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November 23, 2006

Old soldiers, fading away.

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Ry sent me an email stream. It starts with two lines.

89th Division Association from WWII is dissolving. The greatest generation is slipping away.

Ry added:

We can't let that go unnoticed can we? I'm going nuts trying to write the China sub thing, keep Al's kids in line over at GX40, and answering HE. Can't we tap someone else to do this? Pleeeeeeease? ry

I suppose we can't, Ry. But we'll take it as a *good* thing, in a bittersweet way.

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The 89th Infantry Division, also known as the Rolling W and/or the Middle West Division, was raised at Camp Funston, Fort Riley, August 27, 1917, as a part of the National Army (the National Army was a distinct formation, raised for the purpose of the war, it essentially evolved after the war into the Army Reserve). The division was recruited in Kansas, Nebraska, Colorado and Missouri, and had a Donovan in it - my grandfather, a 2nd Lieutenant of Field Artillery. The Institute of Heraldry (the Army's official insignia designer) descriptions of the divisional patch aver that this patch designated the "Middle West" Division, as it can be read as an "M", turn it and it can be read as a "W". The description adds that the letter can also be read as a Greek sigma, the symbol of summation; and the circle implies the ability to exert force in any direction and to resist in any position. The unofficial explanation is that the "W" patch, created during World War I, pays tribute to the first three commanders of the 89th Division, Major Generals William Wright, Leonard Wood, and Frank Winn. Larry the Cable Guy stole the Division motto and southern-fried it... the motto is "Get it done! vice Larry's "Git 'er done!"

In World War I the division deployed to France in 1918, and received campaign credits for Lorraine, St. Mihiel and Meuse Argonne. (Say the last out loud - just where did the moose go?)

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When the Army Reserve was created, the Division was reactivated as a component thereof in 1921. It was recalled to active service in 1942 at then-Camp Carson, Colo. - and designated as the 89th Light Division. As the Division trained and organized, doctrine changed as a result of war experience and the division was reorganized and re-designated as the 89th Infantry Division in 1944.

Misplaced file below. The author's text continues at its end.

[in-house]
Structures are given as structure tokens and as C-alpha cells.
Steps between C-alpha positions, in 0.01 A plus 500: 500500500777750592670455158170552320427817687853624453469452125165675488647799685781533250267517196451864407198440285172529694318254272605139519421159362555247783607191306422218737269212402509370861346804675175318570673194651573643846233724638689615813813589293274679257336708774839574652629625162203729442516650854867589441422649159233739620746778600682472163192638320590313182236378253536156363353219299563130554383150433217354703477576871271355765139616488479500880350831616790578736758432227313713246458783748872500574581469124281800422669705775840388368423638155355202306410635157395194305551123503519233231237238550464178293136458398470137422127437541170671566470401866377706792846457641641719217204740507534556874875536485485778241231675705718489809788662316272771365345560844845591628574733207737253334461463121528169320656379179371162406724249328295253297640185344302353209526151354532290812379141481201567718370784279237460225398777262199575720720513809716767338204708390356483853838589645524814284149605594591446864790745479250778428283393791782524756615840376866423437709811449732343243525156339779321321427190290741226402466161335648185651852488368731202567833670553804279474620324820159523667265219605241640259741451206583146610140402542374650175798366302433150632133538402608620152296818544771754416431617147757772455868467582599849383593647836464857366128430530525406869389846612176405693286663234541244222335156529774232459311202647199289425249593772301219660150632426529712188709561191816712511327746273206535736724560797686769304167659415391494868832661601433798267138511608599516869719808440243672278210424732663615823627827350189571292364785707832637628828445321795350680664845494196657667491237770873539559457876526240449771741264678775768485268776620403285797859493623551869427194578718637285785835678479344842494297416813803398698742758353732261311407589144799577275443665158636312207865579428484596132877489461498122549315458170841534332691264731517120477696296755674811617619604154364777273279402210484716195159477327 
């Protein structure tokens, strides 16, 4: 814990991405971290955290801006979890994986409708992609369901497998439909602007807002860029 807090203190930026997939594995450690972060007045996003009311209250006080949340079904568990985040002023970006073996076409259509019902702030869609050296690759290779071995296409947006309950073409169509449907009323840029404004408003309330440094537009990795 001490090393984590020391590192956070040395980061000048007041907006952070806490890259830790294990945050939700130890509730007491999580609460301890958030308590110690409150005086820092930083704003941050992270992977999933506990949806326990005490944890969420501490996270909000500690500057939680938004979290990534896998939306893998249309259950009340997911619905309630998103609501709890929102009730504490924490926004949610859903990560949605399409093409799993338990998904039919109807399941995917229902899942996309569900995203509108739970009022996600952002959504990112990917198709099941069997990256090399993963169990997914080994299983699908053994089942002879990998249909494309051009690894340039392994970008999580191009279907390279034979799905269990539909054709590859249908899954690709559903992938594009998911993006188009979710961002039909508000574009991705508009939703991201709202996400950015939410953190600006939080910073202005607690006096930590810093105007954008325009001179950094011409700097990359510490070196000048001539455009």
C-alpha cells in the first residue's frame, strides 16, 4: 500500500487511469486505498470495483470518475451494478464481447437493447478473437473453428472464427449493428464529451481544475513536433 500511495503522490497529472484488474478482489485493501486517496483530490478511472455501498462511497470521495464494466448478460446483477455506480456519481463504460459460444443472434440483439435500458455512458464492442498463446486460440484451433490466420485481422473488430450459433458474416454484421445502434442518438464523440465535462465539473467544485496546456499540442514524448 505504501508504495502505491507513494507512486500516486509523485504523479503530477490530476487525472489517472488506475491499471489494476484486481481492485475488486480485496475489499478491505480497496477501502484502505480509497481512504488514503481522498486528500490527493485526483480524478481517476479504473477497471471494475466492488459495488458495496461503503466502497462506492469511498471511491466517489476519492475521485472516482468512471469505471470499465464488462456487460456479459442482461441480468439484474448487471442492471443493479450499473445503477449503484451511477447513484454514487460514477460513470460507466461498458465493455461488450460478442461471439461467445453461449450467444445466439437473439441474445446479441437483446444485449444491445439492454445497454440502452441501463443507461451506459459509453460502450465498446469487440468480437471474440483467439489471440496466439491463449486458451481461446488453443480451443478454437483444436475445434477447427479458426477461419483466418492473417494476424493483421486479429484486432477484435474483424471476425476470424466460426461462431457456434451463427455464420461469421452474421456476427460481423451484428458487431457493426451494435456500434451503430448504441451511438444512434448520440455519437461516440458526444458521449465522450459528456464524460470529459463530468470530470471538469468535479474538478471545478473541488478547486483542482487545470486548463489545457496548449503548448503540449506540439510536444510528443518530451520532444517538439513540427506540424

The Division landed in France at Le Havre on 21 January 1945, They spent several weeks in pre-combat training before moving into the line near Echternacht on 11 March. On 12 March the Rhineland offensive kicked off, and the 89th crossed the Sauer and thence to and across the Moselle River on 17 March. The Division crossed the Rhine on 26 March, between the towns of Kestert and Kaub. In April, the 89th attacked toward Eisenach taking the town on 6 April. The next objective was Friedrichroda, in the heart of much-ballyhooed National Redoubt in Thuringia. The city was secured by 8 April. The Division continued to move eastward toward the Mulde River, capturing Zwickau by the 17th of the month. The advance halted on 23 April, and from then until VE-day, the Division saw only limited action, engaging in patrolling and general security. With only 57 days in combat, the division got off comparatively lightly in WWII (though not for any of the casualties and their families, certainly).

Killed: 222
Wounded: 692
Missing: 91
Captured: 1
Battle Casualties: 1,006
Non-Battle Casualties: 1,074
Total Casualties: 2,080
Percent of T/O Strength: 14.6

Earning the following awards:
Legion of Merit: 5
Silver Star: 45
Soldiers Medal: 1
Bronze Star: 164

I would note things were different then. Now, there would be a lot more Bronze Stars (due to changes in how the medal is awarded (a policy under review, btw) and, of course, every LTC would have to have a Legion of Merit these days).

It was the Rhine crossing at Oberwesal where the 89th gave us one of the iconic pictures of World War II. The baby-faced Lieutenant up in the front of a landing craft, looking back at the soldiers in the boat.

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Less well known is the picture of what he was looking at...

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The Division reactivated in 1947 with headquarters in Wichita - They were re-designated the 89th Division (Training) in 1959 - and again re-designated the 89th United States Army Reserve Command (ARCOM) in 1973.